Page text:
THE Government is hoping for a speeding-up of the pace in securing a deal on the legacy banking debt following German Chancellor Angela Merkel's re-election.
The Coalition views a debt deal as a component in a successful exit from the bailout.
Government figures believed there would be little progress in the pursuit of an agreement on legacy debt before the German election.
The process was regarded as stalled while Ms Merkel was in campaign mode as she would be unwilling to concede ground for fear of alienating voters.
She is just short of taking an overall majority and winning a historic third term.
Last night, a senior government source said the Coalition hopes the outcome will lead to a "renewed focus on the issue".
The Government secured a deal earlier this year to stretch out the repayment of the €25bn bill for bailing out Anglo Irish Bank for up to 40 years.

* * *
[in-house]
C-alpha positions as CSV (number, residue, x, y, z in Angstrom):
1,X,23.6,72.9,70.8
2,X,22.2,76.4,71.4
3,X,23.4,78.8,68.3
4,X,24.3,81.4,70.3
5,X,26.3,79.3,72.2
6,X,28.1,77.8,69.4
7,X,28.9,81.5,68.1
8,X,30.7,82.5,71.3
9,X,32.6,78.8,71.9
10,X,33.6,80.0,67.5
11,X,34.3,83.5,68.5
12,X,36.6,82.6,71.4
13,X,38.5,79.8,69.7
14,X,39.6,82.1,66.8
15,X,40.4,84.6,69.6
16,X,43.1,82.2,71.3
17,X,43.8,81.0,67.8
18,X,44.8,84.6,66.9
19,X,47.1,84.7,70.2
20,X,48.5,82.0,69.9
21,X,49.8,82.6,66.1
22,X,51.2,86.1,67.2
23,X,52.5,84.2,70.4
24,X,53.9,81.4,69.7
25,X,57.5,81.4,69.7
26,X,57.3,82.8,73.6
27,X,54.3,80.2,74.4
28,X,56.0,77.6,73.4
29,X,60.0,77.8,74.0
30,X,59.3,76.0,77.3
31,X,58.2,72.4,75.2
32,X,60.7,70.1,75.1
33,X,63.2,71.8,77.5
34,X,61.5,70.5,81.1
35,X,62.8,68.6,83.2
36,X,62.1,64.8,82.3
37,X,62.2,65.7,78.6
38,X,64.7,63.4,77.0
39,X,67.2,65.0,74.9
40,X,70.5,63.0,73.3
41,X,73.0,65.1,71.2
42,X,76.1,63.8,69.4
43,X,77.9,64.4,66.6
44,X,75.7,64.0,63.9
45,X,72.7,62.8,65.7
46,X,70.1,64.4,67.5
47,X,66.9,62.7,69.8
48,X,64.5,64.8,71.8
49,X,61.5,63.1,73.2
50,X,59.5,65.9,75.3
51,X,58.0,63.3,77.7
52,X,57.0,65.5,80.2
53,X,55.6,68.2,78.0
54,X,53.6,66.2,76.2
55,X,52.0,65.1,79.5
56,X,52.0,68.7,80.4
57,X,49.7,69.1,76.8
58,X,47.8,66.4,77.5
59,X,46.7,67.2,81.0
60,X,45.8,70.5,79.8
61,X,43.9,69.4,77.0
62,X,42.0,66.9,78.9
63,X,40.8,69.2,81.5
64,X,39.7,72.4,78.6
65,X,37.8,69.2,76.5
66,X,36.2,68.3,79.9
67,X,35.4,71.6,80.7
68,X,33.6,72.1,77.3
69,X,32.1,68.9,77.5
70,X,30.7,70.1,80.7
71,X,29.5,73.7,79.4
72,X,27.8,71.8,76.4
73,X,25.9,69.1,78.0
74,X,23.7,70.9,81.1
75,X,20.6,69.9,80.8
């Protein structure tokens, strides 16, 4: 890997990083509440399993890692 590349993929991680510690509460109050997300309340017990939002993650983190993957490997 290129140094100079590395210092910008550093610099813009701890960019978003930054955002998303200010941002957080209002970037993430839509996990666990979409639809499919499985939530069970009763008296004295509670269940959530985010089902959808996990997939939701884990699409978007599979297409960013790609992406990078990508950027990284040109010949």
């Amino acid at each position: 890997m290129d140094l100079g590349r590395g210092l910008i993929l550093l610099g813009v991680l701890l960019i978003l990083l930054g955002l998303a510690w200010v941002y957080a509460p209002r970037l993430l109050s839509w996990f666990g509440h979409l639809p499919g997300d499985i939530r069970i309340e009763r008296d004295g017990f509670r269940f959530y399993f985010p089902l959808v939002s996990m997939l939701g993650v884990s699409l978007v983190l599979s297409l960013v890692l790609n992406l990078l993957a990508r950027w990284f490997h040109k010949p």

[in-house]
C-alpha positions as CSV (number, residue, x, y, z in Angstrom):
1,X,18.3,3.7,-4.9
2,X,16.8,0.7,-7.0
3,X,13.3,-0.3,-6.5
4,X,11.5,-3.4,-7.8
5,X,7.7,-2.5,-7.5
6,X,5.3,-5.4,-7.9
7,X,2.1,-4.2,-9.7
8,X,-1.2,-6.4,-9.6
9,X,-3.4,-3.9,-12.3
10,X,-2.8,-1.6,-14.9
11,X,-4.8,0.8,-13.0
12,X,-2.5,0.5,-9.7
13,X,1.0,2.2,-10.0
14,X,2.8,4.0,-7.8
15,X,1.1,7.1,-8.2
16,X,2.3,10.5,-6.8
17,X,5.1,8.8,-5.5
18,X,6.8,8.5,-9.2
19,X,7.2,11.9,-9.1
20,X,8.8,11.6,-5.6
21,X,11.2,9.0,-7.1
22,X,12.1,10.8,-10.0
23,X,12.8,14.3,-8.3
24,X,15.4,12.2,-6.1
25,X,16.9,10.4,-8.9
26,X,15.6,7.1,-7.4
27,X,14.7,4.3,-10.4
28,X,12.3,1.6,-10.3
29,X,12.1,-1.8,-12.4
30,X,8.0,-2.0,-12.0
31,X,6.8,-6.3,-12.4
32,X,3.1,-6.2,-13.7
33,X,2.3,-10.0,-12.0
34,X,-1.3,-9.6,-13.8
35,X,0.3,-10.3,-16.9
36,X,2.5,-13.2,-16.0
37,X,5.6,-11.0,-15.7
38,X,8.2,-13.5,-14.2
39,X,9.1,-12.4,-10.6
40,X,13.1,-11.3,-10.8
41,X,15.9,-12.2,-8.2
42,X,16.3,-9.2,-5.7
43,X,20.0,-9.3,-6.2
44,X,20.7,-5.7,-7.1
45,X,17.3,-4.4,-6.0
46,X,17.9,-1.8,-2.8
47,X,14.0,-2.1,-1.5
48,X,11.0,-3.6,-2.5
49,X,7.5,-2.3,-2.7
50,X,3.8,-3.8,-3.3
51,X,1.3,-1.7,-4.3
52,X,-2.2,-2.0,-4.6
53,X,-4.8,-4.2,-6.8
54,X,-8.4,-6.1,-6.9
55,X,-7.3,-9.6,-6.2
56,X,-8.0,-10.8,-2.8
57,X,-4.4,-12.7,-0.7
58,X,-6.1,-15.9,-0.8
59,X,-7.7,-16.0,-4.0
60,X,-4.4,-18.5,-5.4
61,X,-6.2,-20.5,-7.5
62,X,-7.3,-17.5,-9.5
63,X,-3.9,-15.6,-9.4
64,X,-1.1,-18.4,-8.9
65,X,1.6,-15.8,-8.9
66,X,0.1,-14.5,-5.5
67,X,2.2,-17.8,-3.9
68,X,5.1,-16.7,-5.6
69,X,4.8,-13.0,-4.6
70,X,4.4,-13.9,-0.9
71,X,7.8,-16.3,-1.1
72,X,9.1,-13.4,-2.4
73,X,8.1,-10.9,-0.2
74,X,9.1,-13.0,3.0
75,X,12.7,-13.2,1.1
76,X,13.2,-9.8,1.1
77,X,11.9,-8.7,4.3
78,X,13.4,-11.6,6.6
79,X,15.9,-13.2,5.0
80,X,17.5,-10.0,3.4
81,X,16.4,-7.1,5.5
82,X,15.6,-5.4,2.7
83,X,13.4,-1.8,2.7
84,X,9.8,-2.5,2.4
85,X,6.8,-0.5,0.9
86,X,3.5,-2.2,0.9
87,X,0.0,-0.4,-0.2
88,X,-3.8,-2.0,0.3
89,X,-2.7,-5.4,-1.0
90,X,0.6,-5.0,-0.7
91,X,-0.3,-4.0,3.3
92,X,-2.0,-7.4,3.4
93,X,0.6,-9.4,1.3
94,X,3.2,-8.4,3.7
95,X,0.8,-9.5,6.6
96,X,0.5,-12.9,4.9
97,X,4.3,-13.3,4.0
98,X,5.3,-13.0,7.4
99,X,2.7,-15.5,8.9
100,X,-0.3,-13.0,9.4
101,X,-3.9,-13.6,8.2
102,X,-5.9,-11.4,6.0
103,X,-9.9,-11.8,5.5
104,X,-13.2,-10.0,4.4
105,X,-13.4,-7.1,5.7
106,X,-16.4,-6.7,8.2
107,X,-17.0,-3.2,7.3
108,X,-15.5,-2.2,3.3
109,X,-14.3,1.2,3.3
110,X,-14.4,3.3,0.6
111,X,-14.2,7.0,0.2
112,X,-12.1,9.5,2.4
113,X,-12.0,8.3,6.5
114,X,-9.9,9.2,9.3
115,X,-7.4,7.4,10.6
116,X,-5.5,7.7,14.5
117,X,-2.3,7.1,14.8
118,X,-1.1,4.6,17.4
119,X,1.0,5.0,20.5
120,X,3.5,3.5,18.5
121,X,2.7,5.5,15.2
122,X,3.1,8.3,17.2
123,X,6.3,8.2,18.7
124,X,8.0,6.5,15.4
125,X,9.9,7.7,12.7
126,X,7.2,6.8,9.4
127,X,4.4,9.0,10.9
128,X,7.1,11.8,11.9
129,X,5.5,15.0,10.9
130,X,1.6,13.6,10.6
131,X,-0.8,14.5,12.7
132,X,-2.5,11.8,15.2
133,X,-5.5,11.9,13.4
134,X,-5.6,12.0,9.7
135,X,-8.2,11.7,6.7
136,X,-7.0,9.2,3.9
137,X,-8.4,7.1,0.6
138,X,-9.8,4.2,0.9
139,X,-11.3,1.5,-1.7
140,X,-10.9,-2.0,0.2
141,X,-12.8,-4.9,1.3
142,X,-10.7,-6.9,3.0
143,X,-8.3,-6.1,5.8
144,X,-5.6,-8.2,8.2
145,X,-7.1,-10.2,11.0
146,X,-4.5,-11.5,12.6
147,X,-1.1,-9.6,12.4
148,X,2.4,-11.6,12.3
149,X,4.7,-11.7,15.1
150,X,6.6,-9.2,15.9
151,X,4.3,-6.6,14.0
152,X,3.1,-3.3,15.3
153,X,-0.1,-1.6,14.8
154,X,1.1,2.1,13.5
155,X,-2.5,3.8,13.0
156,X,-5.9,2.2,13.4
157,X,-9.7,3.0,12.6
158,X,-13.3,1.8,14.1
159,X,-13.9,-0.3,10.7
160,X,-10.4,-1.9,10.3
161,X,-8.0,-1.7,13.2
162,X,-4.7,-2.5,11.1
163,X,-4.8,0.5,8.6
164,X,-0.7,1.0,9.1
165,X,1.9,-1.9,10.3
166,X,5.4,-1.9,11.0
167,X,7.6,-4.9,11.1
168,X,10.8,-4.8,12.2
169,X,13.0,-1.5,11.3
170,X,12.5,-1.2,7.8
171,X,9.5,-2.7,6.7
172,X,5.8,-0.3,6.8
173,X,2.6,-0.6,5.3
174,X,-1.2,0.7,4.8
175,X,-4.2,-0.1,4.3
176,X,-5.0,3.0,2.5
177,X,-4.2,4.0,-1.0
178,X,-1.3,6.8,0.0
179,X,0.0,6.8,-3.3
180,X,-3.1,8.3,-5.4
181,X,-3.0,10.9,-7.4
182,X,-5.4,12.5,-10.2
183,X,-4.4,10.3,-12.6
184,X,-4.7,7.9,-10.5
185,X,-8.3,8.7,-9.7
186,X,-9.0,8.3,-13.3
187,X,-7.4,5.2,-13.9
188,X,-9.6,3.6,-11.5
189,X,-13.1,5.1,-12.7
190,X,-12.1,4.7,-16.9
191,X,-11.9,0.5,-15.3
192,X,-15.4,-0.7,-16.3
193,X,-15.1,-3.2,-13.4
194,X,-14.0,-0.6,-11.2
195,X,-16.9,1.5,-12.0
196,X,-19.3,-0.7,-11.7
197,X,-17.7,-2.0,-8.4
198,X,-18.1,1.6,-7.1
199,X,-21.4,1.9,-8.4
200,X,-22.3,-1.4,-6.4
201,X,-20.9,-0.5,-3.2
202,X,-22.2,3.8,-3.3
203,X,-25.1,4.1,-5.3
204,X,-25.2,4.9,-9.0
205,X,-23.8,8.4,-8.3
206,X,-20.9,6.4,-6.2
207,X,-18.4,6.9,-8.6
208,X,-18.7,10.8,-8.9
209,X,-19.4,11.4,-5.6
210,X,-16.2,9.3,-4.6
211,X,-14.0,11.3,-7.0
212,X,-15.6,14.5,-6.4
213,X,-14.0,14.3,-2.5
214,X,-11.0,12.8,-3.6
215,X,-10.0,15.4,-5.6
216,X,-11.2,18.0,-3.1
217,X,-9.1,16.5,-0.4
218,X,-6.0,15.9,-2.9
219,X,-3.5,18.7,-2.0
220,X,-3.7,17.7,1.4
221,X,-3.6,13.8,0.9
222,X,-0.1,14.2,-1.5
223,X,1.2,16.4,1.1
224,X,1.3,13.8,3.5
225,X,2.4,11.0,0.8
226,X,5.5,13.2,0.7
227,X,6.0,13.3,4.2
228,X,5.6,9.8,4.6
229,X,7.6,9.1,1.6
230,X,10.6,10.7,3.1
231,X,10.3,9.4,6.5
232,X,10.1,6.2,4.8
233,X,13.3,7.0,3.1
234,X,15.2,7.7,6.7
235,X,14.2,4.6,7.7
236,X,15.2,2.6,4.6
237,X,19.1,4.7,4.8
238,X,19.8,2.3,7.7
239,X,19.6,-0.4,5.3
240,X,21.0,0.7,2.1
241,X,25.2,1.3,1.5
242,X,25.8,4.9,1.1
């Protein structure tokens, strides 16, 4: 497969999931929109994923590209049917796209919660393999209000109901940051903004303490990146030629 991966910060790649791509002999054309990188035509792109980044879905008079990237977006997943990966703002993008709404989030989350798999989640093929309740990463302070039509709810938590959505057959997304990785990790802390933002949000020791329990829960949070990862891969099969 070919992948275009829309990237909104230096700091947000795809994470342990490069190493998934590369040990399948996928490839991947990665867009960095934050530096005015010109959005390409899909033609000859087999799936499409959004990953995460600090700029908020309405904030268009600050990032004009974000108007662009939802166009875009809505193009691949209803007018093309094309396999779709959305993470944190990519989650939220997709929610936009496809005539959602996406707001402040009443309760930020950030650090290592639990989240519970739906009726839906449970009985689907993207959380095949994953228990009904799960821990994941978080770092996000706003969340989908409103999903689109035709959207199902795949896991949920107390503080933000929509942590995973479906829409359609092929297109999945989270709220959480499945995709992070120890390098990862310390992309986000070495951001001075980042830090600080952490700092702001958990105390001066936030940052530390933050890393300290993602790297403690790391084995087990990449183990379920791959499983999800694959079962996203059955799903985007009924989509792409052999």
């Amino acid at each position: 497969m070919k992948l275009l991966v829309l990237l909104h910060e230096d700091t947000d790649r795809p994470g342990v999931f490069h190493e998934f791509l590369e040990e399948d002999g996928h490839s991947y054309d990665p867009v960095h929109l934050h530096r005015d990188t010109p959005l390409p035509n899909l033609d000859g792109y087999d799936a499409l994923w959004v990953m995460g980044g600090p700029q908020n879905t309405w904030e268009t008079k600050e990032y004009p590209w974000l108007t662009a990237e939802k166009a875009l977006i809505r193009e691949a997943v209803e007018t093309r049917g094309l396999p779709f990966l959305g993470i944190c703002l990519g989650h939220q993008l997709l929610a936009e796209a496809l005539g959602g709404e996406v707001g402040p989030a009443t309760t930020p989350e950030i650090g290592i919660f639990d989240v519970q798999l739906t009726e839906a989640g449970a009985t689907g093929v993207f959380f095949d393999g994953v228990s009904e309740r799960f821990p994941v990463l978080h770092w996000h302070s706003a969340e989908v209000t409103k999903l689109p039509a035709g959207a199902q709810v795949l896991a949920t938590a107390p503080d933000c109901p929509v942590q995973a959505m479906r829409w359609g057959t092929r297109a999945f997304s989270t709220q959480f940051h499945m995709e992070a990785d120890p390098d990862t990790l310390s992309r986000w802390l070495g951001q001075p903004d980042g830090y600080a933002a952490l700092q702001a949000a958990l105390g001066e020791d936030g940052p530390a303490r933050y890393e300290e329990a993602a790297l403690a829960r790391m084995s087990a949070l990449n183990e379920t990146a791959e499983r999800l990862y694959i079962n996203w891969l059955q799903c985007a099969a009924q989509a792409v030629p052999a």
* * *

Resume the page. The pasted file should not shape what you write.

But it has been pushing Europe to get a refund on the remaining €32bn of taxpayers' money that went into AIB, Bank of Ireland and Permanent TSB.
It is also seeking a deal this year, arguing that Ireland needs to reduce the national debt, which is set to peak at €200bn.
A deal would allow it to borrow funds on the markets at affordable rates and exit the bailout at the end of this year.
But if it gets out without a deal on the bank debt, sceptical EU countries may say there is no need for one.
The Government wants to see the European Stability Mechanism being able to help recapitalise banks that ran into trouble in the past.
No agreement is possible until Europe creates a single banking supervisor.